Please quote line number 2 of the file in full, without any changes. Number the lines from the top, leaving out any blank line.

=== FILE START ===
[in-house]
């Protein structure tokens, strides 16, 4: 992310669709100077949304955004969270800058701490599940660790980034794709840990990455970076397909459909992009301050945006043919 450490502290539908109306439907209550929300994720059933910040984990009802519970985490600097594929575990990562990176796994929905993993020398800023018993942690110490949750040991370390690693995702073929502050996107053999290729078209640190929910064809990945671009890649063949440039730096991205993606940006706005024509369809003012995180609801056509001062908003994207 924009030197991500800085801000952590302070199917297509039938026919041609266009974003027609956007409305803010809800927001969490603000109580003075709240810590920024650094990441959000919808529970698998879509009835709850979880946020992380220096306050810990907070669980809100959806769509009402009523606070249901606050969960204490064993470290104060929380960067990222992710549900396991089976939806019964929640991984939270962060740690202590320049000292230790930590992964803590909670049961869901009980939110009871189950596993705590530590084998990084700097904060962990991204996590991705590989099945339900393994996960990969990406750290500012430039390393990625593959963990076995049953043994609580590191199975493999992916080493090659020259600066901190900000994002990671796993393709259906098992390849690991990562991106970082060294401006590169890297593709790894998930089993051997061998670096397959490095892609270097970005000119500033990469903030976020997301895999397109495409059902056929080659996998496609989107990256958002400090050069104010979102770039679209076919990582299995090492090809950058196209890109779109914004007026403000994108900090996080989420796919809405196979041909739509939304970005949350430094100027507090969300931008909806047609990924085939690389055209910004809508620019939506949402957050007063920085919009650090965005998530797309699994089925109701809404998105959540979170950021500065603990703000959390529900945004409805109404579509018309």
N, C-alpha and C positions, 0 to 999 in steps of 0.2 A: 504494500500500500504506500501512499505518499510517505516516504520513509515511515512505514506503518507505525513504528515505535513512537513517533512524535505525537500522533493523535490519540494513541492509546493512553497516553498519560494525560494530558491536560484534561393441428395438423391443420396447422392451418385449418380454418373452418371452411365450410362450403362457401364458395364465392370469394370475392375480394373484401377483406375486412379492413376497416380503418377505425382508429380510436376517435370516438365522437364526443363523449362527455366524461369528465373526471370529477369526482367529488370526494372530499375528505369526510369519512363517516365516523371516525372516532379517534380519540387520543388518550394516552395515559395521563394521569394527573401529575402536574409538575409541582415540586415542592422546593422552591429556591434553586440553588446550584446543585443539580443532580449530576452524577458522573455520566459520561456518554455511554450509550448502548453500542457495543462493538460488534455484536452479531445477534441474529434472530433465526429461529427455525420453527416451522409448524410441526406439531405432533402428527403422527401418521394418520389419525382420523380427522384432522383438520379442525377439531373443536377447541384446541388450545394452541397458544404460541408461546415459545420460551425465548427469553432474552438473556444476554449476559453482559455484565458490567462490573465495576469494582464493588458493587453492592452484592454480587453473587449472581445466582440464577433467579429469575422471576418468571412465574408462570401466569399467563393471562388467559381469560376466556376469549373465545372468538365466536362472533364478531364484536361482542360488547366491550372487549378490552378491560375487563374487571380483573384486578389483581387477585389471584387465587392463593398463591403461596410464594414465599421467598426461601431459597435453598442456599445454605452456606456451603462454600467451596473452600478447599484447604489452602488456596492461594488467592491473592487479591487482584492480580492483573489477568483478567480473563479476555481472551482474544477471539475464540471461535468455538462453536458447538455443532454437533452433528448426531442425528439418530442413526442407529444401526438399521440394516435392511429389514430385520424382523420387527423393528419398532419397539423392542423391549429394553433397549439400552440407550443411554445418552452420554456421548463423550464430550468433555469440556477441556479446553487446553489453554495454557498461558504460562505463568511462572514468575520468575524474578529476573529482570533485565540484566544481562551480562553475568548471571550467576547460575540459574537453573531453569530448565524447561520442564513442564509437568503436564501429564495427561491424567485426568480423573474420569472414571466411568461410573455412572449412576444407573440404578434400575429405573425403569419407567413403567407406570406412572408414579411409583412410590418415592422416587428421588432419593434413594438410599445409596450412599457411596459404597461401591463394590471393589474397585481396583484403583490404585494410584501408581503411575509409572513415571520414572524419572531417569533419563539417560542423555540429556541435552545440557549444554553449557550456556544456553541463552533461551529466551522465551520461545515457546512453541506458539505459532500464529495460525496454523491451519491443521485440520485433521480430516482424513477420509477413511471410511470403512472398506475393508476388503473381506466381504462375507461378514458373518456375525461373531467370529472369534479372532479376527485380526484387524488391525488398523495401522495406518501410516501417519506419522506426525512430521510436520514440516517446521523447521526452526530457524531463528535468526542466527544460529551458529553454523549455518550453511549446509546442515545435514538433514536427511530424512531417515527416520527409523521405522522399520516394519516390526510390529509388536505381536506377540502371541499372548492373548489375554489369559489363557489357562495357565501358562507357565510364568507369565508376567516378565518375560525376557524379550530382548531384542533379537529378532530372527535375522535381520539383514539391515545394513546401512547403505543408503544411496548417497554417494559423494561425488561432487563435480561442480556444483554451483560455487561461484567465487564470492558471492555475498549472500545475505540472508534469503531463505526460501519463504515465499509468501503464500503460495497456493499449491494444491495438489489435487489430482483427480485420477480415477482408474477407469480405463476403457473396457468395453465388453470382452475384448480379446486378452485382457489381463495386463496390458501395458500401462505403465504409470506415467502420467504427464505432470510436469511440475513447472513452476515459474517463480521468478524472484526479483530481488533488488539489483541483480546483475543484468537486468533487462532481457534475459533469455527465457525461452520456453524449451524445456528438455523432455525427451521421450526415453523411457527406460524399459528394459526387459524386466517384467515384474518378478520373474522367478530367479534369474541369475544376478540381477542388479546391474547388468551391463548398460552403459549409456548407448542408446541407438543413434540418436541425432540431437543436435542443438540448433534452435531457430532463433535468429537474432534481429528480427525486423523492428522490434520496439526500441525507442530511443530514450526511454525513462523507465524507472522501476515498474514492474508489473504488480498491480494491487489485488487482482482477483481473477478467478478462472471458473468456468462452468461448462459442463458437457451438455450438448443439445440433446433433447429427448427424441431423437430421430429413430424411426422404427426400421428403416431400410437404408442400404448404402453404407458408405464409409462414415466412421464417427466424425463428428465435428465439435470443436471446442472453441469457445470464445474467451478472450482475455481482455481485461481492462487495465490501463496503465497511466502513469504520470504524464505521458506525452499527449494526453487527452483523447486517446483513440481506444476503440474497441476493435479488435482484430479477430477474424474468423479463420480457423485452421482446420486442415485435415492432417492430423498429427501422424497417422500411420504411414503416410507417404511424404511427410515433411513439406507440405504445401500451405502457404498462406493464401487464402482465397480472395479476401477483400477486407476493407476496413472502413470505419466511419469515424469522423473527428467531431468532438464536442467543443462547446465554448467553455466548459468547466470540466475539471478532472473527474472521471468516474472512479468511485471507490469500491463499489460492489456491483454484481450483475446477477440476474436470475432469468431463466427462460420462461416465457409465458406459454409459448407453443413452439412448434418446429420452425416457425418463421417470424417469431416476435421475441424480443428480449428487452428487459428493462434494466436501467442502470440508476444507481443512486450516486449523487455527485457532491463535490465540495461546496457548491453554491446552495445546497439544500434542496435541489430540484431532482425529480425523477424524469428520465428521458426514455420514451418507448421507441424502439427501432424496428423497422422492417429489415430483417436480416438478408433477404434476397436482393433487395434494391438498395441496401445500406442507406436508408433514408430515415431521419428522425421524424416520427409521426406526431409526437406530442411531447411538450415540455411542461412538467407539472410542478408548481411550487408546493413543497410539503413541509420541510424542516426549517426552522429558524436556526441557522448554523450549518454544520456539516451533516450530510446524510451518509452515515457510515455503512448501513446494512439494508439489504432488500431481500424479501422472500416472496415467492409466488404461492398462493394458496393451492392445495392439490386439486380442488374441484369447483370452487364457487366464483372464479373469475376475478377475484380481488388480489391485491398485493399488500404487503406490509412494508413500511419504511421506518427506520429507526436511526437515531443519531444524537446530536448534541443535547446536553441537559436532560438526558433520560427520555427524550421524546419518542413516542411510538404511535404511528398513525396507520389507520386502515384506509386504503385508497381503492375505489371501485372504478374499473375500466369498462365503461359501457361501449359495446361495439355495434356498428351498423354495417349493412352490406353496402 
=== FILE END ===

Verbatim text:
């Protein structure tokens, strides 16, 4: 992310669709100077949304955004969270800058701490599940660790980034794709840990990455970076397909459909992009301050945006043919 450490502290539908109306439907209550929300994720059933910040984990009802519970985490600097594929575990990562990176796994929905993993020398800023018993942690110490949750040991370390690693995702073929502050996107053999290729078209640190929910064809990945671009890649063949440039730096991205993606940006706005024509369809003012995180609801056509001062908003994207 924009030197991500800085801000952590302070199917297509039938026919041609266009974003027609956007409305803010809800927001969490603000109580003075709240810590920024650094990441959000919808529970698998879509009835709850979880946020992380220096306050810990907070669980809100959806769509009402009523606070249901606050969960204490064993470290104060929380960067990222992710549900396991089976939806019964929640991984939270962060740690202590320049000292230790930590992964803590909670049961869901009980939110009871189950596993705590530590084998990084700097904060962990991204996590991705590989099945339900393994996960990969990406750290500012430039390393990625593959963990076995049953043994609580590191199975493999992916080493090659020259600066901190900000994002990671796993393709259906098992390849690991990562991106970082060294401006590169890297593709790894998930089993051997061998670096397959490095892609270097970005000119500033990469903030976020997301895999397109495409059902056929080659996998496609989107990256958002400090050069104010979102770039679209076919990582299995090492090809950058196209890109779109914004007026403000994108900090996080989420796919809405196979041909739509939304970005949350430094100027507090969300931008909806047609990924085939690389055209910004809508620019939506949402957050007063920085919009650090965005998530797309699994089925109701809404998105959540979170950021500065603990703000959390529900945004409805109404579509018309």